As a school boy in Crosby grandpa went to school wearing knickers on his first day. Coming from the big city of Duluth, his mother dressed him up for school. All of the other kids were wearing jeans and, embarrassed, he refused to wear knickers ever again. Come to think of it, I rarely saw my grandpa wear anything but jeans.
He lived in this small town during the depression, and the city allowed the residents to live there tax-free and mortgage-free as long as they kept their homes in good order. Cows lived in the alleys and chickens, too, they belonged to specific families but everyone fed them and got some of the goodies. It sounded like a nice little community, albeit very poor. His mother and step father ended up having one more son and four daughters in the following years.
As a teen, Grandpa Jim (we always called him by his nickname) worked for a New Deal work program to build an ice rink and other local spots for his town. He made something like $17 per week. Later, he moved back to Duluth to work…I can’t remember exactly what he did…but he made $40 per week and had to spend most of his money on room and board, so he returned to Crosby to work in the iron ore mines. While working there he froze his feet and got one of his legs terribly crushed. This is also when he was diagnosed with asthma and got some terrible illness that took almost two years to recover from. These health problems culminated in him not being eligible to join the army–something that he wanted to do so badly, but I’m happy he didn’t have to fight in WWII.
He later met my grandmother, became the county assessor and moved out to Perry Lake, Minnesota where my maternal grandmother grew up. Her parents sold 70 something acres to them and they built a house on the lake. It is the house my grandfather stayed in until just a few months before his death. He was a great outdoorsman–hunting deer, grouse, squirrel, ducks and geese and fishing year round in the lake. Even just a month or so before he died he talked about getting out on one more bird hunt. He taught my brothers the secrets of deer hunting, and I remember fishing with him as a kid, often getting bored and turning to reading and writing poetry while floating on the water.
My grandpa also golfed two or three times per day in his retirement! He got a few holes-in-one over the years and made great friends with golfing buddies and personnel. We met a man at his funeral that had golfed with my grandfather for forty years!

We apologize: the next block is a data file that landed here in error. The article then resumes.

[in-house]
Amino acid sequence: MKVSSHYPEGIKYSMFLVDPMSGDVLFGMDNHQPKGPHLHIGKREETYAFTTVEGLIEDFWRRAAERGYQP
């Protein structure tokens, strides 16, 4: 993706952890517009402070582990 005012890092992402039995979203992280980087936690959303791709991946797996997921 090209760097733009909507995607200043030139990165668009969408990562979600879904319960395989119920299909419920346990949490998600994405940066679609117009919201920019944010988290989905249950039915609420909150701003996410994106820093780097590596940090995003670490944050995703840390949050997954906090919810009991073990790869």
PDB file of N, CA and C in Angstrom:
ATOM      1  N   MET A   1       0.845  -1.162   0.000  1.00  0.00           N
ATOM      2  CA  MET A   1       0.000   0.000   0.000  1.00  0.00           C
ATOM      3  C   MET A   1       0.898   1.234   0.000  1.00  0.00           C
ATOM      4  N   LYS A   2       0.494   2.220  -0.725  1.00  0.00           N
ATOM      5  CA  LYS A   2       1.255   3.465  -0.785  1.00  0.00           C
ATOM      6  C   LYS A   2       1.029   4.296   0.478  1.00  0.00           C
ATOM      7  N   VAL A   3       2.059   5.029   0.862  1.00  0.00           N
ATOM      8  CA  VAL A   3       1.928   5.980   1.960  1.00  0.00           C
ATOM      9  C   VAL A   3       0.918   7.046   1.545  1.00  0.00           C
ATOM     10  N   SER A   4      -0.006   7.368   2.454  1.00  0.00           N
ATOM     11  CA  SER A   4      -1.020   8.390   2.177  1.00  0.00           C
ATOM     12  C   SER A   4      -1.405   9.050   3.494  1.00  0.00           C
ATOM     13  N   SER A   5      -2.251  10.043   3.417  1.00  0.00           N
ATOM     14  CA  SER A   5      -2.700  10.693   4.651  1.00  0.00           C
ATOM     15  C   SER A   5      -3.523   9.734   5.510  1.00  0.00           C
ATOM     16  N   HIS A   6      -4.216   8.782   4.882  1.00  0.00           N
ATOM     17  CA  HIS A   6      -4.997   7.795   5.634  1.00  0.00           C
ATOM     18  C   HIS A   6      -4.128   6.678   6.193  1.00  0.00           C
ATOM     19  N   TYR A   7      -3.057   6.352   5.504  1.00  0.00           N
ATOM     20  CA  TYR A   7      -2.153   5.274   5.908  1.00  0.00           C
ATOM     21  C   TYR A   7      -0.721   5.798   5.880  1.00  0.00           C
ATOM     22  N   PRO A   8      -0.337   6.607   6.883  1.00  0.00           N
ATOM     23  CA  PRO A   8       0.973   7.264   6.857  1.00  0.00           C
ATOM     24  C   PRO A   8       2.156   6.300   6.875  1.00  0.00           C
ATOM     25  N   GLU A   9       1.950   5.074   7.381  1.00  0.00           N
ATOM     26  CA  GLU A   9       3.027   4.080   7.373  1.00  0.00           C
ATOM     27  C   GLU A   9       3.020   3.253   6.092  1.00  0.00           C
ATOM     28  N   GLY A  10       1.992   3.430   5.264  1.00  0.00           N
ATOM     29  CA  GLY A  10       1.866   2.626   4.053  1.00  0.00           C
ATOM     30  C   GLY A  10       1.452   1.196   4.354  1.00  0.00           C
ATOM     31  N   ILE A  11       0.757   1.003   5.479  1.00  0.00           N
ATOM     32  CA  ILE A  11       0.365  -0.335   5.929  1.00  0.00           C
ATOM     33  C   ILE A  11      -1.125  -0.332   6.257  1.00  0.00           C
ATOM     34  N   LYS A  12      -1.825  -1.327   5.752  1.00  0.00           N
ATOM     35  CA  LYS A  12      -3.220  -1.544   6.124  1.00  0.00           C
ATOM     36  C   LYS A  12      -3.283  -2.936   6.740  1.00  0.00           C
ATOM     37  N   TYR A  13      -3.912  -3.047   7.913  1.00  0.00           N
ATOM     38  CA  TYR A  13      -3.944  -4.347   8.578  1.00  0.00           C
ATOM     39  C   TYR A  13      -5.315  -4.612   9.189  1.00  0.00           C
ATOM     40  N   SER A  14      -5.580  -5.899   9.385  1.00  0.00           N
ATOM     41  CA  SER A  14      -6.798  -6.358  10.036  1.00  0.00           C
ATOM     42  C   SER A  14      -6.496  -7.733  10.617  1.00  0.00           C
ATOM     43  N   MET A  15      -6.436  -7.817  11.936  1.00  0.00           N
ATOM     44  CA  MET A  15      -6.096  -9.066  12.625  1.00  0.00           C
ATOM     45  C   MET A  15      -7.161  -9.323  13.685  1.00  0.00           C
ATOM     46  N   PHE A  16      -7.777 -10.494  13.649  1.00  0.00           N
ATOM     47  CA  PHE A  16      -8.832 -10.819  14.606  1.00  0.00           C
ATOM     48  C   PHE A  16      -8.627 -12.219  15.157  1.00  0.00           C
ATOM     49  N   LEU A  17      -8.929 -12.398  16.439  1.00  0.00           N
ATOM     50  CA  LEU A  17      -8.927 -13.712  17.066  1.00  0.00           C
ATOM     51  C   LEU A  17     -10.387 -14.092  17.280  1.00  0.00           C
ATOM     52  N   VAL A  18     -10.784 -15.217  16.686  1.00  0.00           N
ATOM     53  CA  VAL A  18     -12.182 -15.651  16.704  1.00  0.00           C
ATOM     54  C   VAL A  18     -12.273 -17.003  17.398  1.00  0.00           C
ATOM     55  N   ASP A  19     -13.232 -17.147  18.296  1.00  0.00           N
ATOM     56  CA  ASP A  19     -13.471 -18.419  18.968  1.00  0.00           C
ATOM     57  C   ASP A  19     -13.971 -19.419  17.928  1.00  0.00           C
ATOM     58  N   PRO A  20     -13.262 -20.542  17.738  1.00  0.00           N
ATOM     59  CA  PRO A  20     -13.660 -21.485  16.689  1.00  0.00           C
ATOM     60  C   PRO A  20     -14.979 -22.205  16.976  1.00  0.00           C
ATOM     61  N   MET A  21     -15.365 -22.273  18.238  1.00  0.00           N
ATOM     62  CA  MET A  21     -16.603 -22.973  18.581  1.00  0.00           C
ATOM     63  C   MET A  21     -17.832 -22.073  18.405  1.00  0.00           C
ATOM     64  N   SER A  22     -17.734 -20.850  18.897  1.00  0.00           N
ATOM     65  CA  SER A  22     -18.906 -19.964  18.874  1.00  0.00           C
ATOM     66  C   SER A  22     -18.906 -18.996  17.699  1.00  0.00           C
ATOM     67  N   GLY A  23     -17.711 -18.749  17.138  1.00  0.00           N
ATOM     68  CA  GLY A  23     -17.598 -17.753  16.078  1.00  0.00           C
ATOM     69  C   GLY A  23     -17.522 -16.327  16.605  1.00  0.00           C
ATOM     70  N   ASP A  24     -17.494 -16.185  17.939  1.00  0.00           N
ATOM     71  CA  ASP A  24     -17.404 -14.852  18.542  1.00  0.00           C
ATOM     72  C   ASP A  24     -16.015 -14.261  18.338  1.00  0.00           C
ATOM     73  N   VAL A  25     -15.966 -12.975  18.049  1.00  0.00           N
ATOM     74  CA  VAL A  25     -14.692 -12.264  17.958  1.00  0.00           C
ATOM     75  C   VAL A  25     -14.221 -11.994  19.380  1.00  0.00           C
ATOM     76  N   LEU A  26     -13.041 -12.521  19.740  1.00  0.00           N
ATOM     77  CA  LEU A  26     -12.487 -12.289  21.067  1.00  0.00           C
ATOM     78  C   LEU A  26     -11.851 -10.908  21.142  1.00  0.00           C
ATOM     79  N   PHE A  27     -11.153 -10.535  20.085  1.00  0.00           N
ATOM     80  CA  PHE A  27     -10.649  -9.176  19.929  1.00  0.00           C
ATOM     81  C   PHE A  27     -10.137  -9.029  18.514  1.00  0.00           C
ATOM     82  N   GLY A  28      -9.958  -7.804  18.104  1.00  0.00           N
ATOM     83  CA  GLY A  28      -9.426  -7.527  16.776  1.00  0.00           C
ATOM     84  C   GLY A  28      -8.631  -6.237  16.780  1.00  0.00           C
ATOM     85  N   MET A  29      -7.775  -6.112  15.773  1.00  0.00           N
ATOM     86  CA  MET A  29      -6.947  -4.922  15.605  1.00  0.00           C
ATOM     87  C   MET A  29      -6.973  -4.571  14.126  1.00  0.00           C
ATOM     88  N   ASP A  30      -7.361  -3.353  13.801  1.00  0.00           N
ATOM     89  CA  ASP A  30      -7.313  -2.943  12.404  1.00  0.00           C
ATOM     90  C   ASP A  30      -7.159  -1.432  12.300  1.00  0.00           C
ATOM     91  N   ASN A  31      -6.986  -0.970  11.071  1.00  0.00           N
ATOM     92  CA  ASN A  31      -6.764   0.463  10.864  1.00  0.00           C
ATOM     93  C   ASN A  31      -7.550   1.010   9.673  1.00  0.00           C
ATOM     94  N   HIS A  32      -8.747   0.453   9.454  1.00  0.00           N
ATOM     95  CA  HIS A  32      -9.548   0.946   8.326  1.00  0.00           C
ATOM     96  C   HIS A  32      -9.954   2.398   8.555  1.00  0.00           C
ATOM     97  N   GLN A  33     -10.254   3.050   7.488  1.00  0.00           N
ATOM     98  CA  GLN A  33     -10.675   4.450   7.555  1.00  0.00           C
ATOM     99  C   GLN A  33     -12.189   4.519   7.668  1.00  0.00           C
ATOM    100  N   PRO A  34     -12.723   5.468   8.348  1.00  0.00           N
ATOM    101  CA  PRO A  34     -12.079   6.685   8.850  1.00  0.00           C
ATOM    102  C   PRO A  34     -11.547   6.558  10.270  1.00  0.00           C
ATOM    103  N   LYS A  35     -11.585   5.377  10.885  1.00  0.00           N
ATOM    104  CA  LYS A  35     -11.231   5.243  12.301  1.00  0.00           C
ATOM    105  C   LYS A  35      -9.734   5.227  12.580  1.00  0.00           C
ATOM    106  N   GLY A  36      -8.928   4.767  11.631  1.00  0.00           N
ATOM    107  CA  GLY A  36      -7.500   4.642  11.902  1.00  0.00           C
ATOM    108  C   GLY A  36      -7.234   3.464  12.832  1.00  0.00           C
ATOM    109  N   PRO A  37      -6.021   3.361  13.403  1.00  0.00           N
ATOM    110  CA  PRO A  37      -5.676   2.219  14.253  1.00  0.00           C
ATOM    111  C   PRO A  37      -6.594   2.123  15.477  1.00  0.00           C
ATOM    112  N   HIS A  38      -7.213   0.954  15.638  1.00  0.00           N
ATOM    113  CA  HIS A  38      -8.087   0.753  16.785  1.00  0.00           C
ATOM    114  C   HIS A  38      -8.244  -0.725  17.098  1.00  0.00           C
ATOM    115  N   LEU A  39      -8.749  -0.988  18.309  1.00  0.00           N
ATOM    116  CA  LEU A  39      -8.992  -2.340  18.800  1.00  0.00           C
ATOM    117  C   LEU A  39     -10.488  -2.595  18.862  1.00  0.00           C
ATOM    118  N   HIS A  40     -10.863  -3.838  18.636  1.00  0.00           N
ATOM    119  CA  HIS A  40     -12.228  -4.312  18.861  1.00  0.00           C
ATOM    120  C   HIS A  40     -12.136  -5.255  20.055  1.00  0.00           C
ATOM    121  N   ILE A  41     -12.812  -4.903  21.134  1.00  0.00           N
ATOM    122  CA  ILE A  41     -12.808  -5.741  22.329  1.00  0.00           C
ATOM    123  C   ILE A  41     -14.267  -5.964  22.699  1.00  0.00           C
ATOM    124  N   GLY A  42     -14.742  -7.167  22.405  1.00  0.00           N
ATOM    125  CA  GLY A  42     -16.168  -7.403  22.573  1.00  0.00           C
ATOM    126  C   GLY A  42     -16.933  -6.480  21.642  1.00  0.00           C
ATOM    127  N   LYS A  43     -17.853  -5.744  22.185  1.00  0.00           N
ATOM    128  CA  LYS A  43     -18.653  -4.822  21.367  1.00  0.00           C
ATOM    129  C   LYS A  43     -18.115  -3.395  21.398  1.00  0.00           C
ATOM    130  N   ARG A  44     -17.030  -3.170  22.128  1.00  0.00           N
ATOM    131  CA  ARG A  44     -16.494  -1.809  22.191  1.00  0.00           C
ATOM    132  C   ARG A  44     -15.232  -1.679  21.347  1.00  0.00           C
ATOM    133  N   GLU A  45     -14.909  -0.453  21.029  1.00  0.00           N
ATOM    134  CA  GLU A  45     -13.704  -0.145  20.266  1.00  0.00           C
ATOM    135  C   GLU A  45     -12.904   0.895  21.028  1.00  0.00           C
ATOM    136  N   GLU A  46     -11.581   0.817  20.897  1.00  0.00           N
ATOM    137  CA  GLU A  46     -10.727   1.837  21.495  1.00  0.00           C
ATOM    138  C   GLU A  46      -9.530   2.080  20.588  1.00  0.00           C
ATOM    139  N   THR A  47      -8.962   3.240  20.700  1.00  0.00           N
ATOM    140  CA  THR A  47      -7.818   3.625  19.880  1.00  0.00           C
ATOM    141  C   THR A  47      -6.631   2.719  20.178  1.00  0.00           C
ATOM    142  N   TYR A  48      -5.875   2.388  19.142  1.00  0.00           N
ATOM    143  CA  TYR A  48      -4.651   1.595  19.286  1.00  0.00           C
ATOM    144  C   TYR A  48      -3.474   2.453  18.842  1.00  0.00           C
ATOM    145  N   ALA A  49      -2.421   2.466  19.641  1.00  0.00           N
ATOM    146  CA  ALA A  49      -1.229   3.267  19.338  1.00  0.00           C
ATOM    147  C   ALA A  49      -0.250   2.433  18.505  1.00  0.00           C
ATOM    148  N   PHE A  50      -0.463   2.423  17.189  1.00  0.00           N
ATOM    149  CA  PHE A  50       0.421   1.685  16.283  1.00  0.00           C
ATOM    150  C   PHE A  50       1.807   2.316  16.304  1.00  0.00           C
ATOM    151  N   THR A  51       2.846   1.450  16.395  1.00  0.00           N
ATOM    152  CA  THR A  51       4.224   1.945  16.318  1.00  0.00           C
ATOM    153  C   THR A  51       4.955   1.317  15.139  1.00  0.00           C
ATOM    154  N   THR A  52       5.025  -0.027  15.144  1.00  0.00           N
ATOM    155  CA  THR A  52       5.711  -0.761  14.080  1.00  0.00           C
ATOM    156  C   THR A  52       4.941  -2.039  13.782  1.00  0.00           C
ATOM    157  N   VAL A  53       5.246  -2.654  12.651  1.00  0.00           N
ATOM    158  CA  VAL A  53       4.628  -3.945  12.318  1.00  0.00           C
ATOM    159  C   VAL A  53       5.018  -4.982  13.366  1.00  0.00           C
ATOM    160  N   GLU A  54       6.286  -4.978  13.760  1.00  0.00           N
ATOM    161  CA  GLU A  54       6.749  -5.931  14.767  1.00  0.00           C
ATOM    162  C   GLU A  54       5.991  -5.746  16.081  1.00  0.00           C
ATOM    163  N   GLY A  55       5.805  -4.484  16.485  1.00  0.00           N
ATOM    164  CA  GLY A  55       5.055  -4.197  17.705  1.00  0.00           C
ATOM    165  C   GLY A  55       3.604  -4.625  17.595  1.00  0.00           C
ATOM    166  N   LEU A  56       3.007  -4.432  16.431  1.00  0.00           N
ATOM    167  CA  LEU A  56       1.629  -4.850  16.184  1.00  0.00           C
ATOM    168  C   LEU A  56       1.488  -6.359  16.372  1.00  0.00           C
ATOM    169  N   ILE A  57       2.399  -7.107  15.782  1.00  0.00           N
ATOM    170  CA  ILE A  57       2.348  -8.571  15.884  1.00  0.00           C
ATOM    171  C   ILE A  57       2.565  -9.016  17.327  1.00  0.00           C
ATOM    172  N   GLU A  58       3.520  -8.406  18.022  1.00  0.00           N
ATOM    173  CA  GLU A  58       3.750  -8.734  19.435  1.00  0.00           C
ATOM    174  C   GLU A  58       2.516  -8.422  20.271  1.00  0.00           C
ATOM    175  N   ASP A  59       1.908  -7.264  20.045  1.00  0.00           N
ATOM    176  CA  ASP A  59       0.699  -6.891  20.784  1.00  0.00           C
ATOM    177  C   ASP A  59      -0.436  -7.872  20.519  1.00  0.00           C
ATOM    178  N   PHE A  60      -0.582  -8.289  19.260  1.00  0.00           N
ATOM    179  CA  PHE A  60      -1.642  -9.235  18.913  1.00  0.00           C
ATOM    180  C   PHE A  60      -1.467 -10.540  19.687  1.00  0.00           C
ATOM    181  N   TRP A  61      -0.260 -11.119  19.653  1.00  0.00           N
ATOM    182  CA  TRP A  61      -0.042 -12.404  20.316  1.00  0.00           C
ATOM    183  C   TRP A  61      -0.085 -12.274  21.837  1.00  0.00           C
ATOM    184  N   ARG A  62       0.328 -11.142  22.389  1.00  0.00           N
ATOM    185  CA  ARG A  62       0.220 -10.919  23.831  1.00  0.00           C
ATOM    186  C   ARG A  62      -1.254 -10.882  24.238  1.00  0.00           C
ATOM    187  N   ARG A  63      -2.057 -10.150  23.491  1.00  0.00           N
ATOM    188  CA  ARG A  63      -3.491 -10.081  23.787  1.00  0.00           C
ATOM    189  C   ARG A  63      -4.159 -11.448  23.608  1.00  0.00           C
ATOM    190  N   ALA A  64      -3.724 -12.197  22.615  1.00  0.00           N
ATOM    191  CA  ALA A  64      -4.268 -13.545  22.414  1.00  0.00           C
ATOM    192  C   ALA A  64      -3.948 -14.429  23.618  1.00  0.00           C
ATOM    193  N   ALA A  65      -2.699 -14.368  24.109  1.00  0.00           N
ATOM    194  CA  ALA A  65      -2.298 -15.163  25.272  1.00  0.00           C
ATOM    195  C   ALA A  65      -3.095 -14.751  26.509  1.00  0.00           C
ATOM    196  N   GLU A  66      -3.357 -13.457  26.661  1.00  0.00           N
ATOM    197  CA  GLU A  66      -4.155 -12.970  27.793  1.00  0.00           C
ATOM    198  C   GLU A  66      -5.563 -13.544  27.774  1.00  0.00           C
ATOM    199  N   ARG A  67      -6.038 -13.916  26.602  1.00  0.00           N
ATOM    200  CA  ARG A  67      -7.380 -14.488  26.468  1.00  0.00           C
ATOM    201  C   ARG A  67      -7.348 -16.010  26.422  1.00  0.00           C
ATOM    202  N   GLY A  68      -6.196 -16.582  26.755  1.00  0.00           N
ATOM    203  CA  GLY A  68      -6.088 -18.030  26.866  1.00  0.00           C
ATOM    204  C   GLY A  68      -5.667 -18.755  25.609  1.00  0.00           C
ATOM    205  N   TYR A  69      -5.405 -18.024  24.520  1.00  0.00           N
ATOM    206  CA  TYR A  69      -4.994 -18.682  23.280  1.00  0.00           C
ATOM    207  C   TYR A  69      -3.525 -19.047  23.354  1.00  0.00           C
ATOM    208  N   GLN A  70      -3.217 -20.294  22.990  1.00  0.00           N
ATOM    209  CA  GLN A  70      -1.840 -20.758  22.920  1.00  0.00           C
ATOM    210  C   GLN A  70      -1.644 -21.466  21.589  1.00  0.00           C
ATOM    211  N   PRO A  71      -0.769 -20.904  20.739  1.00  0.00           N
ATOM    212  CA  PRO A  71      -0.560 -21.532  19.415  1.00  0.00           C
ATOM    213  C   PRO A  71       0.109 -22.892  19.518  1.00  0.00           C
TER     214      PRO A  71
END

He flew on a plane once–from Brainerd to Hinckley MN, probably an hour or so long flight on a small plane. It was so terrifying that he never flew again! While Ireland called him, there was no way he was going to get there unless he could take a boat. Besides that, he was a major homebody–traveling to Montana, Canada and Michigan were about as far as he would venture from Minnesota, and he wouldn’t even do that for more than a couple of days.
In his last months, I asked my grandfather what the highlight of his life was–what would he call the “good ol’ days.” He gave a very him answer–one influenced by the Depression and his love of the outdoors. I imagined he would talk about his three lovely daughters growing up and having a nice job and house or something but this is what came out: “Ooooh, I’d say 1965 to 1980. There were plenty of deer and grouse and fish and I could eat all that I wanted!” he followed that up with lamenting that he couldn’t eat all of the good food that was offered in his assisted living facility.
As a kid, my grandpa was always there. We would stay at my great grandparents house quite a bit throughout the year and we would walk the “old road” (it used to be the highway, but it is now a wide grassy path) to his house or paddle boat to his dock. He always had ice cream for us. I remember him walking in the woods with his fly switch–a branch with fly tape spun around it, and doing tick checks after romping outside. He taught my brothers how to deer hunt and he taught me how to shoot a .22. We caught lots of fish with him and we played lots of Pictionary with him.
I wish I had told my grandfather just how much he meant to me and our family. He left behind seven grandkids (plus my brother who died 16 years ago) and seven great grandkids. We are spread throughout the US and all embody different parts of him–his love of nature, his fiscal responsibility, his love of golf, his wit and sense of humor, his reclusiveness, his love of home, his lightheartedness…
It’s hard to believe he is gone, it is hard to accept that he will never be here again. It’s shocking to experience how real the grief is even when he died an almost perfect and expected death–it is the purest grief I’ve felt…the grief that only relates to loss, not also the circumstances related to the loss.
Here’s to you, Grandpa Jim. We love you and miss you so.